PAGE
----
Assessment of the environmental impact of an agricultural area near a coastal lagoon using geophysical and geochemical techniques
Recent Advances in Geophysics
- Fecha: 01 January 2019
- Páginas: 75-98
- ISBN: 9781536162080
- Source Type: Book
- Document Type: Chapter
- Publisher: Nova Science Publishers, Inc.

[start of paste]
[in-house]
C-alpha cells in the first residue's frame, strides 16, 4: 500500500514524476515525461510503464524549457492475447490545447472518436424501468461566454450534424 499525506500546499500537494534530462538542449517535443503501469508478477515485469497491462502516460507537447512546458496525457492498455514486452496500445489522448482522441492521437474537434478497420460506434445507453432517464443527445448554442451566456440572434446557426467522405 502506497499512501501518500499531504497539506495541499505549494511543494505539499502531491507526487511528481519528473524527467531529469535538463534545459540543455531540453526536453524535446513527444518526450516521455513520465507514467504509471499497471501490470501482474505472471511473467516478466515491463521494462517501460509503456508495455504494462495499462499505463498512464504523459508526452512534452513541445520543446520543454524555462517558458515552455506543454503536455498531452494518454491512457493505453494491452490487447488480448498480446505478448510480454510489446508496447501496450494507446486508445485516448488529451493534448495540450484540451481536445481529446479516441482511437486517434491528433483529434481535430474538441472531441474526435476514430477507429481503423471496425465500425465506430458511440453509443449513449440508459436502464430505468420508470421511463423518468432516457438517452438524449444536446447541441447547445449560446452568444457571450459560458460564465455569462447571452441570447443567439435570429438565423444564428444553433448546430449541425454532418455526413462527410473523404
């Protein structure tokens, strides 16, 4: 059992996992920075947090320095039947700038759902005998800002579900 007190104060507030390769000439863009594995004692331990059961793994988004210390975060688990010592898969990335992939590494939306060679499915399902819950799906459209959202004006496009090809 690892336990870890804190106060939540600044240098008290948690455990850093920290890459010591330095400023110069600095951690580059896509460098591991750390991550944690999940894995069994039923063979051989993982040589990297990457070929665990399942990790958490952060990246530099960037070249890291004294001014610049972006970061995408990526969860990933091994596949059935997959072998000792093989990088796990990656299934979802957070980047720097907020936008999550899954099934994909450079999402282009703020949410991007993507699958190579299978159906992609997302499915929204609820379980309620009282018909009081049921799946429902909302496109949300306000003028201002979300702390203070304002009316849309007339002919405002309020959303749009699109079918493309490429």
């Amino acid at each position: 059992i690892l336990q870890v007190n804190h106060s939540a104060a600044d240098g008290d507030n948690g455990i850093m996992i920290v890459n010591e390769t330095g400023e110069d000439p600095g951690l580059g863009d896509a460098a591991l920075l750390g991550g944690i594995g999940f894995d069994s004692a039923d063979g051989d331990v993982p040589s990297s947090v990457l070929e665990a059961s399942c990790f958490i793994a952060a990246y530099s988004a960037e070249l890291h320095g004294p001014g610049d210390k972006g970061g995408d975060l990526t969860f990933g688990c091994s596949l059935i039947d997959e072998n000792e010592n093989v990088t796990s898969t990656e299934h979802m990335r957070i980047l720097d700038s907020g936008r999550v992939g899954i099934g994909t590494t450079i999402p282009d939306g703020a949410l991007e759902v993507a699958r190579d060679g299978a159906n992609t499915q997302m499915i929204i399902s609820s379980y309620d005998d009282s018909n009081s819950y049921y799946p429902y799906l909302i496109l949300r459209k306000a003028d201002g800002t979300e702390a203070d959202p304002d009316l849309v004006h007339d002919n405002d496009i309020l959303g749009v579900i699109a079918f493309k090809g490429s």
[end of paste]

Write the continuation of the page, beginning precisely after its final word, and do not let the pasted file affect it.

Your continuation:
© 2019 by Nova Science Publishers, Inc.Unsustainable agricultural practices exert high pressure on soils and water, especially in those areas near to protected or vulnerable zones, causing environmental risks. The ¿Mar Menor¿ coastal lagoon is located in SE of Spain; is one of the biggest and most beautiful coastal lagoons in Europe, where tourism is one of the leading economic activities of this area. However, the intensive agriculture practices carried out during the last decades in the surroundings of the lagoon could be affecting the water and sediments quality, putting the environmental and economic values of this coastal lagoon at risk. Therefore, in order to assess the potential environmental impacts of the agricultural activity in the coastal lagoon, an agricultural area near to the coastline was selected; geochemical and tomography techniques were applied with the following objectives: i) determine the spatial and vertical distribution of nutrients and soluble salts in the agricultural area; ii) identify the different layers of soil and subsoil; iii) evaluate the relationships between the identified layers and leaching of salts and nutrients. Fifteen superficial soil samples and thirty-three subsoil samples up to 15 m deep from three mechanical probes were collected. pH, electrical conductivity, carbonates, organic carbon, total nitrogen, available phosphorus, iron, manganese, zinc and copper, texture, soluble sulphates, chlorides, nitrates, nitrites, calcium, magnesium, potassium, and sodium were analysed. In addition, six tomography profiles of 215 m long were applied. Electrical Resistivity Tomography profiles and borehole core samples revealed the presence of three well-defined layers; one formed by clay, another by gravel and sand, and the last one by sandstones and marls. The water table is relatively superficial, around 5 m deep. Nonetheless, a trait of marine water intrusion appeared as an ascending path of salt water with south to north direction. Spatial distribution analysis showed high values of pH, nitrates, nitrites, and available nutrients in the agricultural soils, whose concentrations were very heterogeneous through the agricultural area. Only concentrations of soluble calcium and potassium were higher in the centre and the southern area close to the lagoon. However, the concentrations of nitrates, sulphates, chlorides, and sodium decreased with depth, which suggested that together with the found correlation among subsoil layers and salts/nutrients concentrations, there is neither nutrients nor soluble salts leaching from the surface to the deep subsurface layers or lagoon.